http://robbgrindstaff.com/2011/09/genre-and-market-categories/
"Upmarket fiction has been described as literary appeal with commercial potential. For examples of upmarket fiction, think John Irving, Jodi Picoult, Amy Tan, Sarah Gruen, Arthur Golden, and Ian McEwan."
 
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Upmarket fiction is more of a marketing term, not a genre category. It's like when you hear people talk about "beach reads" or 'popcorn books". It refers more to the marketing of the book than the subject matter. Its more industry jargon that a description of a book category.
 

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I agree, it seems like a marketing term to attempt to flatter readers. The term "Upmarket" would seem to imply a higher cost, like they are going after a market segment that will pay more. A BMW is more luxurious than my car, but it costs more. The difference between my car and a BMW is pretty easy to measure (although I have no need to a a more luxurious car), but a book is much more subjective. If it doesn't cost more than other books, how are you tapping in to a more upscale market? It just looks like the fallacy of appeal to flattery: "This book is for the upscale people, and you want to be upscale as well, don't you?"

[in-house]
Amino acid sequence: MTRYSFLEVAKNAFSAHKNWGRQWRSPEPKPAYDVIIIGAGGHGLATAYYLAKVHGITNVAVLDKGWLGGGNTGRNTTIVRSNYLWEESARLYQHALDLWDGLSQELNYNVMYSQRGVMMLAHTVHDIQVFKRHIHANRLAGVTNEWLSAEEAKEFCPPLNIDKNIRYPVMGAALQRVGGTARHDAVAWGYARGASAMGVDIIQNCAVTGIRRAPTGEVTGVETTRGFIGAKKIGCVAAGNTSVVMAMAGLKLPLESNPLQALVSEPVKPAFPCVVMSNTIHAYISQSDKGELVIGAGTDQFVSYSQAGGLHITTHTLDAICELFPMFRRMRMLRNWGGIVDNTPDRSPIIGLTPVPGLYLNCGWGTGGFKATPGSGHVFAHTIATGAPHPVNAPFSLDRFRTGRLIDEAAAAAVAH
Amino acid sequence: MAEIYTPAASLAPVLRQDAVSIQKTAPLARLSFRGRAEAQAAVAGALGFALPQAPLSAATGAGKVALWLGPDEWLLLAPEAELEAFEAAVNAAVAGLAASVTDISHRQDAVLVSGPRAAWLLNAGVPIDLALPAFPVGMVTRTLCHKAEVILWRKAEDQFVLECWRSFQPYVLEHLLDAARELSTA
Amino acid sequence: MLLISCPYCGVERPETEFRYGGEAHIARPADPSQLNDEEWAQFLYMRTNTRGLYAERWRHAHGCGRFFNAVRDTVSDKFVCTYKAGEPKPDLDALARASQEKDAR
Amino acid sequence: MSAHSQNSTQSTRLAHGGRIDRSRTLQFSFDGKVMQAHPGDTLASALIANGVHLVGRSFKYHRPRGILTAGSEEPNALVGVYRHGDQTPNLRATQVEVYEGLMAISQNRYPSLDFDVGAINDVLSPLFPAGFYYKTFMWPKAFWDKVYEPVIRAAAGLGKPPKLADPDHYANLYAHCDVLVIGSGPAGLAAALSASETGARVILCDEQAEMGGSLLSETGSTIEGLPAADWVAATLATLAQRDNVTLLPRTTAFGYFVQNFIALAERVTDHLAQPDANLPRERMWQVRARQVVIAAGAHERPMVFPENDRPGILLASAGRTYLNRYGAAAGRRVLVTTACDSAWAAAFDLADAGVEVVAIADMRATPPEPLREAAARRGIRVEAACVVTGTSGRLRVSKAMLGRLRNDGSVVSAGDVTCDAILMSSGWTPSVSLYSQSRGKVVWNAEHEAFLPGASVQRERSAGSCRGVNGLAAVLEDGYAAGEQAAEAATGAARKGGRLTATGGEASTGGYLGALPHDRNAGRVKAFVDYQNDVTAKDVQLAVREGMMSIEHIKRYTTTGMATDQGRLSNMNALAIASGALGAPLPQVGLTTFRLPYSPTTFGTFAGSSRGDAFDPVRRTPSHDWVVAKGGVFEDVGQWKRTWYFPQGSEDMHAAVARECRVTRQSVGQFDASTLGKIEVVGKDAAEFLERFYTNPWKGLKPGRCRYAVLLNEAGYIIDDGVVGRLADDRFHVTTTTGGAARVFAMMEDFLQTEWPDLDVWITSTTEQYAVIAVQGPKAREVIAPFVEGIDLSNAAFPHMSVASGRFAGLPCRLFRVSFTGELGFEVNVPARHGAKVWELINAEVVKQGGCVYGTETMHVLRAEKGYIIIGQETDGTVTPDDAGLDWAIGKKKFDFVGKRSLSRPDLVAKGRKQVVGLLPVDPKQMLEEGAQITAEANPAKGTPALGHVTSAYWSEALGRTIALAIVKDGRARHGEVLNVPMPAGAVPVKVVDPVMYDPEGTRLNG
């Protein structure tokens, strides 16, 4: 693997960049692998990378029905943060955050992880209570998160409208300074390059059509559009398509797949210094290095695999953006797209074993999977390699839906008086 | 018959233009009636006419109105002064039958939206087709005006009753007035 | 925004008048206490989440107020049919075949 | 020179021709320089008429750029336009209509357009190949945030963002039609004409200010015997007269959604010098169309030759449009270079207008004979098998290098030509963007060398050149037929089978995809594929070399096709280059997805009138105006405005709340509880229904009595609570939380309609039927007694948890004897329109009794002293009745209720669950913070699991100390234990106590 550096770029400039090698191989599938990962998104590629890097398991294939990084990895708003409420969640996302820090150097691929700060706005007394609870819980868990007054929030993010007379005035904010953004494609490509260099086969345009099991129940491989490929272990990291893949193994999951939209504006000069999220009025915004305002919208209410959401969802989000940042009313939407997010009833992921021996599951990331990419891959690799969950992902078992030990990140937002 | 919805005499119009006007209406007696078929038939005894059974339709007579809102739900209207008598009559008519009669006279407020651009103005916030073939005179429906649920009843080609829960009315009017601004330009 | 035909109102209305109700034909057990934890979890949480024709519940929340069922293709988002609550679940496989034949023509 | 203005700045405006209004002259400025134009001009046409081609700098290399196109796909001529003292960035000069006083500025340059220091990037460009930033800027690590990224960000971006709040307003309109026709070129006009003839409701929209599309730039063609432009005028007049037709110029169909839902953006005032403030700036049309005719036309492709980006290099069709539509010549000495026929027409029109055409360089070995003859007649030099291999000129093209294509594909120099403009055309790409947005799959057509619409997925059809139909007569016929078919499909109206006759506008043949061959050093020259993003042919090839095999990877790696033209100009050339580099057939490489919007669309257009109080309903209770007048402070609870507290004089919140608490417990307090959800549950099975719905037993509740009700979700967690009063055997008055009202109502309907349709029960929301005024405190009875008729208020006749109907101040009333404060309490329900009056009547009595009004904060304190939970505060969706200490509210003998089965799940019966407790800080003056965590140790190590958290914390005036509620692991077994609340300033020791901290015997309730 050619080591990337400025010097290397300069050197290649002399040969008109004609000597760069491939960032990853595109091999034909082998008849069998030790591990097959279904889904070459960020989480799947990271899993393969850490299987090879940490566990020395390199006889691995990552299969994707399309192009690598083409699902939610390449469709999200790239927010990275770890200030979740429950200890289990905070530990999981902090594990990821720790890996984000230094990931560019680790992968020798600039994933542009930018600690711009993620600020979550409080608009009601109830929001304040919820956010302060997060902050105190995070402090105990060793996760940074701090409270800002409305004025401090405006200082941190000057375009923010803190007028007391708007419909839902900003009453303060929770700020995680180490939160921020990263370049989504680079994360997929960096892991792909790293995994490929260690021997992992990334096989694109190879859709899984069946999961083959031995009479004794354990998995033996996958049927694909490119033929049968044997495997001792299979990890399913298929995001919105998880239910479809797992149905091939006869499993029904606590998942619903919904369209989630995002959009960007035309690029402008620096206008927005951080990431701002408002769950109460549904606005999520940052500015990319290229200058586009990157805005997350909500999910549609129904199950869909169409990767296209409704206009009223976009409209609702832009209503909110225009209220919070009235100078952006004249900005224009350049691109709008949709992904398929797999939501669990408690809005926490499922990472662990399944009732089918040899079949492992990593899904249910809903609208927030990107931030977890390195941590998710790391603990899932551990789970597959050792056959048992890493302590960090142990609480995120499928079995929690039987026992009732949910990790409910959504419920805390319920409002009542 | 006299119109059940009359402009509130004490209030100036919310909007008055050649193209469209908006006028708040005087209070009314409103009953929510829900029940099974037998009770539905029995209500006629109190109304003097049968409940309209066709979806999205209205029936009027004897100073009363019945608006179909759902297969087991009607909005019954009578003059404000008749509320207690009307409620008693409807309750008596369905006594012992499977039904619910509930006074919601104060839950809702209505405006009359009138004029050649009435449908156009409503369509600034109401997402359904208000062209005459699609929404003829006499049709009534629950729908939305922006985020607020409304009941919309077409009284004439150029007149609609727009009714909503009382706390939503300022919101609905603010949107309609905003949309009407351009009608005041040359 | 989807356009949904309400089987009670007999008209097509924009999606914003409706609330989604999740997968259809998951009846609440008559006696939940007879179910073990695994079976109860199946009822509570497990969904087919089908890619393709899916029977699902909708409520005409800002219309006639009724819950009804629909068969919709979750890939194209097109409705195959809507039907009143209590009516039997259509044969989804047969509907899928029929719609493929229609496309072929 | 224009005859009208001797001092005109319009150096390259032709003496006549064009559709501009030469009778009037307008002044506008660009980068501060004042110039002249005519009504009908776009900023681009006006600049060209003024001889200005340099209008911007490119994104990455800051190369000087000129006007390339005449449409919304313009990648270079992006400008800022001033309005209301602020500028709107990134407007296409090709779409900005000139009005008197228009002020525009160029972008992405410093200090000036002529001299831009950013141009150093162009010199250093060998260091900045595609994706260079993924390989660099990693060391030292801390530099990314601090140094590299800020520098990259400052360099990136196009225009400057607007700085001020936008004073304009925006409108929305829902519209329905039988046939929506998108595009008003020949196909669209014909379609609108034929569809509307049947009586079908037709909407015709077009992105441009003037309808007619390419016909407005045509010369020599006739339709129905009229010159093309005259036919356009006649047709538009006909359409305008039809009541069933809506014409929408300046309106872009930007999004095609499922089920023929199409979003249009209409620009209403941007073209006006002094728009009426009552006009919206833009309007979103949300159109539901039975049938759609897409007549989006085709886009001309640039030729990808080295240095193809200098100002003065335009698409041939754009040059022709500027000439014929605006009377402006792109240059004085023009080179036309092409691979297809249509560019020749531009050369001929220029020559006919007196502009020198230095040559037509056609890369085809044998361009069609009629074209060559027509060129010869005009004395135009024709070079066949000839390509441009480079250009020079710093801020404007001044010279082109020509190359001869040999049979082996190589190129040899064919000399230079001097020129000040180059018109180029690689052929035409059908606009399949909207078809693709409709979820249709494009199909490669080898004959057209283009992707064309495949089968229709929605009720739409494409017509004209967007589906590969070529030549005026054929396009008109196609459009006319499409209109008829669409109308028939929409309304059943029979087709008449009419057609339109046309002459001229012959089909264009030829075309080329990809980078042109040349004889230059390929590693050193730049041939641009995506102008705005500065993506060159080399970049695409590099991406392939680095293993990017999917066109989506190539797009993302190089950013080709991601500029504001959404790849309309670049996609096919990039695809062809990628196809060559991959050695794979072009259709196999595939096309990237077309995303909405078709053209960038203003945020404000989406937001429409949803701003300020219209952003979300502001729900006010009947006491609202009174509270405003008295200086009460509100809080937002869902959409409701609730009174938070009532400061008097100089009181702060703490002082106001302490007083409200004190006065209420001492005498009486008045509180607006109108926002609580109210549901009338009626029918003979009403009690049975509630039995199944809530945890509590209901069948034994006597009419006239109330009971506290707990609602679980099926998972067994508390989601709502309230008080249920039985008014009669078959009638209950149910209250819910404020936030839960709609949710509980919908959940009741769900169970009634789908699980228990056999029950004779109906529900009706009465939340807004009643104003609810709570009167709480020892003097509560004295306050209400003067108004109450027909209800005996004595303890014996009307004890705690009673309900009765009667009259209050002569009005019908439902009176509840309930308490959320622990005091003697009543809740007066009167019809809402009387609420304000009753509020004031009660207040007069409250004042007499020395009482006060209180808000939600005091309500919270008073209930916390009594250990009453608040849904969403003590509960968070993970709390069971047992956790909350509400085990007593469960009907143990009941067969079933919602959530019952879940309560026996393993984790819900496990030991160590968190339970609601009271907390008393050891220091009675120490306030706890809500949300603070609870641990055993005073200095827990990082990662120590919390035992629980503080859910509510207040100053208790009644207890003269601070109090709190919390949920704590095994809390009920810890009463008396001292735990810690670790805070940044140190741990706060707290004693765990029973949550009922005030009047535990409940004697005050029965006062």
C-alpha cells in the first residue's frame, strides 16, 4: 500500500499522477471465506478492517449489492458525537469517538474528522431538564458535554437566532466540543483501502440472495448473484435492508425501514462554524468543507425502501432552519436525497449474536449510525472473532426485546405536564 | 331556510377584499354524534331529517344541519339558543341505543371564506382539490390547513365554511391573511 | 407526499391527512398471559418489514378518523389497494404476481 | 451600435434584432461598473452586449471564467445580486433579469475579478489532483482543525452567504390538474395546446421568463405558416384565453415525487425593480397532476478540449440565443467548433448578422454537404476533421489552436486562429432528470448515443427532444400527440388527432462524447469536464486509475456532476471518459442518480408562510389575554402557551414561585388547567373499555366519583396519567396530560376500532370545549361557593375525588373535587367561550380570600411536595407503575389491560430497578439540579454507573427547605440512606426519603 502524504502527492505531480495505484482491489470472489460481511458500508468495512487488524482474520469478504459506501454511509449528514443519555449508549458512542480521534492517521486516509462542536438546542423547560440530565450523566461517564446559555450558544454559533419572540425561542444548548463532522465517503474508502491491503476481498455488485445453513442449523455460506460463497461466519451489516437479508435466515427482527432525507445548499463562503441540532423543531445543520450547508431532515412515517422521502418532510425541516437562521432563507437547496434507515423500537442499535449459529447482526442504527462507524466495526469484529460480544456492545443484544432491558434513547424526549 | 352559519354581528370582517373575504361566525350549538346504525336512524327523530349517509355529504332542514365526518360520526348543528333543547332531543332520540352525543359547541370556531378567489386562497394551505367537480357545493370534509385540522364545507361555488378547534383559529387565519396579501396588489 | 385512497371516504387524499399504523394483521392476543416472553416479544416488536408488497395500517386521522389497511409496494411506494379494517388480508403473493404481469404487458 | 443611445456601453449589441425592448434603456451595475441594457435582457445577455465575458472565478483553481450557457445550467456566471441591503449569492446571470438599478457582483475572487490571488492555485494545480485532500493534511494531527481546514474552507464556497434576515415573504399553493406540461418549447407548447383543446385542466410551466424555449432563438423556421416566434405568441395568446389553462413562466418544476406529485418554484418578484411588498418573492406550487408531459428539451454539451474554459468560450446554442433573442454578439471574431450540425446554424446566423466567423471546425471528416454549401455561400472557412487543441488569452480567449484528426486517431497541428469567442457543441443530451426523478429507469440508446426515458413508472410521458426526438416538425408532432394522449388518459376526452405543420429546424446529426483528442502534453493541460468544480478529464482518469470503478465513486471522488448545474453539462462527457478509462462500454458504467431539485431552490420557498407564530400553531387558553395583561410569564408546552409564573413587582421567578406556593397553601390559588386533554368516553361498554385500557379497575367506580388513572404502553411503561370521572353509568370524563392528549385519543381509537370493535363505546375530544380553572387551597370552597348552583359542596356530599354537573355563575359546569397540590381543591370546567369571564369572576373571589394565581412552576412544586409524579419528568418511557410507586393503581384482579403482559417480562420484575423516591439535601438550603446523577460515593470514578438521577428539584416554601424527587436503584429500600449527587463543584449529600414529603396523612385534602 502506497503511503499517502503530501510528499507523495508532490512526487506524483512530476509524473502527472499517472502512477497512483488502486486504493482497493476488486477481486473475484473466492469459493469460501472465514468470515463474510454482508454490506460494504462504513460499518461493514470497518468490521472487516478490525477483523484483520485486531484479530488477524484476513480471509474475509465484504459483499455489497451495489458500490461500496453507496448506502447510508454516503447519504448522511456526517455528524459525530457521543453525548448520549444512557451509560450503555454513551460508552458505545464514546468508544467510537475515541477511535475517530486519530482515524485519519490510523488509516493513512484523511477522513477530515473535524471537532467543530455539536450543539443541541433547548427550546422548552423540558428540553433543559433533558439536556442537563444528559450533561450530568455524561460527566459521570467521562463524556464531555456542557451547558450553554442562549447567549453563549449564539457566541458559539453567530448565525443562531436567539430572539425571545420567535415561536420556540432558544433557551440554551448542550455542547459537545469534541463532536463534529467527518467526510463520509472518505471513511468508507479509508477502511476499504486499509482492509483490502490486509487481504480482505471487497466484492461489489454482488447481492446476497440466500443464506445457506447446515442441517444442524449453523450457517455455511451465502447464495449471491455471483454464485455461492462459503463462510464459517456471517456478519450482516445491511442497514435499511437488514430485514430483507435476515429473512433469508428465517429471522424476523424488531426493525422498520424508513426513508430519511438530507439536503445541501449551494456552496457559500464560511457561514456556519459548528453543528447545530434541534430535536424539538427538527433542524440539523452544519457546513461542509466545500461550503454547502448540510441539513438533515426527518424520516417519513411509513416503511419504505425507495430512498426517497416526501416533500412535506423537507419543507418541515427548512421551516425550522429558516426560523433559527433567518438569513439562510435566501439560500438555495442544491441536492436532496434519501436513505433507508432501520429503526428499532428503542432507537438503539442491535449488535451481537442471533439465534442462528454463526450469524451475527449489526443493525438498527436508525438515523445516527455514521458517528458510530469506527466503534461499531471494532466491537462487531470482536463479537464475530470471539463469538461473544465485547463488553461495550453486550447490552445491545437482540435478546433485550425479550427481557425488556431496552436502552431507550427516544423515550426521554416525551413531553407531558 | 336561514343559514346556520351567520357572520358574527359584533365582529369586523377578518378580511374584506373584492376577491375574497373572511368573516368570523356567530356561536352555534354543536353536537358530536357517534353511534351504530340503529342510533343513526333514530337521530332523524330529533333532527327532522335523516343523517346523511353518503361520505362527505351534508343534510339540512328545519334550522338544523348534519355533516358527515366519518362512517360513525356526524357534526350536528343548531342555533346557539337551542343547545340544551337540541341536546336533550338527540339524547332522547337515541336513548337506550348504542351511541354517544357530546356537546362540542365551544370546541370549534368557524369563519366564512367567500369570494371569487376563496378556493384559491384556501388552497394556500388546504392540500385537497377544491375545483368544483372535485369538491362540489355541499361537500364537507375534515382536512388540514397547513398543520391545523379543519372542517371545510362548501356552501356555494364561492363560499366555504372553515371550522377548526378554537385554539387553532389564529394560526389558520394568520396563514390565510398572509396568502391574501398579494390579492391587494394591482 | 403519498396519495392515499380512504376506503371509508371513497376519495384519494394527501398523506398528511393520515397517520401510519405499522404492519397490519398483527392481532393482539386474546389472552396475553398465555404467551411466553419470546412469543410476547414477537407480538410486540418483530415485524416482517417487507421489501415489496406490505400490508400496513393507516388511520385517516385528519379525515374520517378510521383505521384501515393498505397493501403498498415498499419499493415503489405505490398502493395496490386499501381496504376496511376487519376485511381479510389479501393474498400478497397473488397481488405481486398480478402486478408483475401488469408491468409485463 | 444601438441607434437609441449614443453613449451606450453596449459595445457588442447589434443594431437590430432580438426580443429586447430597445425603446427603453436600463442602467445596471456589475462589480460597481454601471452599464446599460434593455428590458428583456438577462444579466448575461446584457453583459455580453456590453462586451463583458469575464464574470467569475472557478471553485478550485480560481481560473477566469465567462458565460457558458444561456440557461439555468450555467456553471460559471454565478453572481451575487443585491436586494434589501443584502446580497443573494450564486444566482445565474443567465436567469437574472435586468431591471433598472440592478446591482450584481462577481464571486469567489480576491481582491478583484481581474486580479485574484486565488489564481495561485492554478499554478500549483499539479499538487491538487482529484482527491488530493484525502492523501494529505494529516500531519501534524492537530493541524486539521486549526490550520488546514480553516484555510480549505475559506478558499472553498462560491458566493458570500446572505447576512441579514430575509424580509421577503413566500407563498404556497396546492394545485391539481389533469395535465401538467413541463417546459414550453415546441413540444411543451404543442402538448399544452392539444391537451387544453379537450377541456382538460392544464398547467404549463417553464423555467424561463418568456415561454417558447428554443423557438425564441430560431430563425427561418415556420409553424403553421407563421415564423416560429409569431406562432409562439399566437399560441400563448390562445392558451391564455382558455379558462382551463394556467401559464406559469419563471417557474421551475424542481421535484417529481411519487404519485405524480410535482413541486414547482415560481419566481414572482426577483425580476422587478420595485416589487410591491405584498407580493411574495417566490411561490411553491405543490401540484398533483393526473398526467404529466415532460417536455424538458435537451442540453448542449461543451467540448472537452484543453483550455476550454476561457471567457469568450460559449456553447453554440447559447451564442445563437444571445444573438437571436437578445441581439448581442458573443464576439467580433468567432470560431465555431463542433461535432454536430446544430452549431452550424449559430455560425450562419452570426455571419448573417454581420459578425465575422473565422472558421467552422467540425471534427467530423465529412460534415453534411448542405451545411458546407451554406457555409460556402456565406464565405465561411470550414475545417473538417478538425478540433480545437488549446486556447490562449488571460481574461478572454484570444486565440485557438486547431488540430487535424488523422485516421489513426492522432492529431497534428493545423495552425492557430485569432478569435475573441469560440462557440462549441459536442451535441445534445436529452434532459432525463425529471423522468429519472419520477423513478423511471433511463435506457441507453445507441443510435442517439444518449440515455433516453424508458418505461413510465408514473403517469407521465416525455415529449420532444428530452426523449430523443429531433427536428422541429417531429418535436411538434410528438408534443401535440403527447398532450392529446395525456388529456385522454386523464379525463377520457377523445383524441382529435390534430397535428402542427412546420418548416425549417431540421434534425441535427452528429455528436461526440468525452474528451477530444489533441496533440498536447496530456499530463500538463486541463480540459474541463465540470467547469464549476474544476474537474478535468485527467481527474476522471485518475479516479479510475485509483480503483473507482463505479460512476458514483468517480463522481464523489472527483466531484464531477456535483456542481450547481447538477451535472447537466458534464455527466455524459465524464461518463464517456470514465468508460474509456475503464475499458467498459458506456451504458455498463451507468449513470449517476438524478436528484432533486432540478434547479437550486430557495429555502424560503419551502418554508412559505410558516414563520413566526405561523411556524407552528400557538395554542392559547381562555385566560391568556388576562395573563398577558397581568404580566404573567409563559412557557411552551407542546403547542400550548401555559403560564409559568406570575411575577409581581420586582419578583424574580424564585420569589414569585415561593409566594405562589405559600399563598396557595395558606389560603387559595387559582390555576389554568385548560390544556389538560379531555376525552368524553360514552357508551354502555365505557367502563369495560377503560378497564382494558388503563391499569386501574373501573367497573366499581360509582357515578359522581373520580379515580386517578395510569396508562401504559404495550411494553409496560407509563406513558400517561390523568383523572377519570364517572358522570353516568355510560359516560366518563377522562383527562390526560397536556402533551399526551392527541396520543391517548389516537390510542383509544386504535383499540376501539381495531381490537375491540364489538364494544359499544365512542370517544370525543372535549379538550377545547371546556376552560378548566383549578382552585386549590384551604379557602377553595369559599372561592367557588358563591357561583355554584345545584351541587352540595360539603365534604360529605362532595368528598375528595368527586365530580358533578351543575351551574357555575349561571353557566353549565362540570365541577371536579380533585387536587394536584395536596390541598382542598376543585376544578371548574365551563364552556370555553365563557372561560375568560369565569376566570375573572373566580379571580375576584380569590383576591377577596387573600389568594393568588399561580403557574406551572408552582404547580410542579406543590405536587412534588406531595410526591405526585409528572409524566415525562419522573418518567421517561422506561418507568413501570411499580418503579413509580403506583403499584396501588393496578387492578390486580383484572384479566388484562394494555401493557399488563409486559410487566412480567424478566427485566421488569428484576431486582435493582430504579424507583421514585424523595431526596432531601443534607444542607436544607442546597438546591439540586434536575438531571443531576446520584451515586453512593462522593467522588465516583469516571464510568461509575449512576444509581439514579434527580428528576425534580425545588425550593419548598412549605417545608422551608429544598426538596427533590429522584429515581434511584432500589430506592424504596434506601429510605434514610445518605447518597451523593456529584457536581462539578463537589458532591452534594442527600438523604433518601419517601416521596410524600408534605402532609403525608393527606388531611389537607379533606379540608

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I agree, it sounds even more pretentious than "literary" lol!

But yes, mine is what they call "upmarket contemporary" or "upmarket women's fiction". I don't use the term myself because I don't think most readers would know what that means, and I'm not corresponding with agents. (If I was, I might use it there, because it's more of an industry term than anything.) But in blurbs I usually throw the word "literary" in there somewhere, and talk a little about redemption and/or the human condition. ;)
 

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rainvilleadam said:
"Upmarket fiction has been described as literary appeal with commercial potential. For examples of upmarket fiction, think John Irving, Jodi Picoult, Amy Tan, Sarah Gruen, Arthur Golden, and Ian McEwan."
These are all authors I think of when I hear the term "upmarket fiction." And like Julie said, it's not a genre -- it's merely a marketing term
 

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I write what could reasonably be called "upmarket fiction" under one pen name, but I don't use that label for my work.  It seems to be a term that agents and editors understand, but readers do not.  At least, I've never seen a reader's blog or Goodreads profile that states they love "upmarket" stuff.  Those readers most often use "literary" or "contemporary" to describe what they love to read, so those are the labels I use for my writing.  

As indie authors, we've got no middlemen to worry about, so we have to think about how readers will locate our books, not agents or other industry professionals.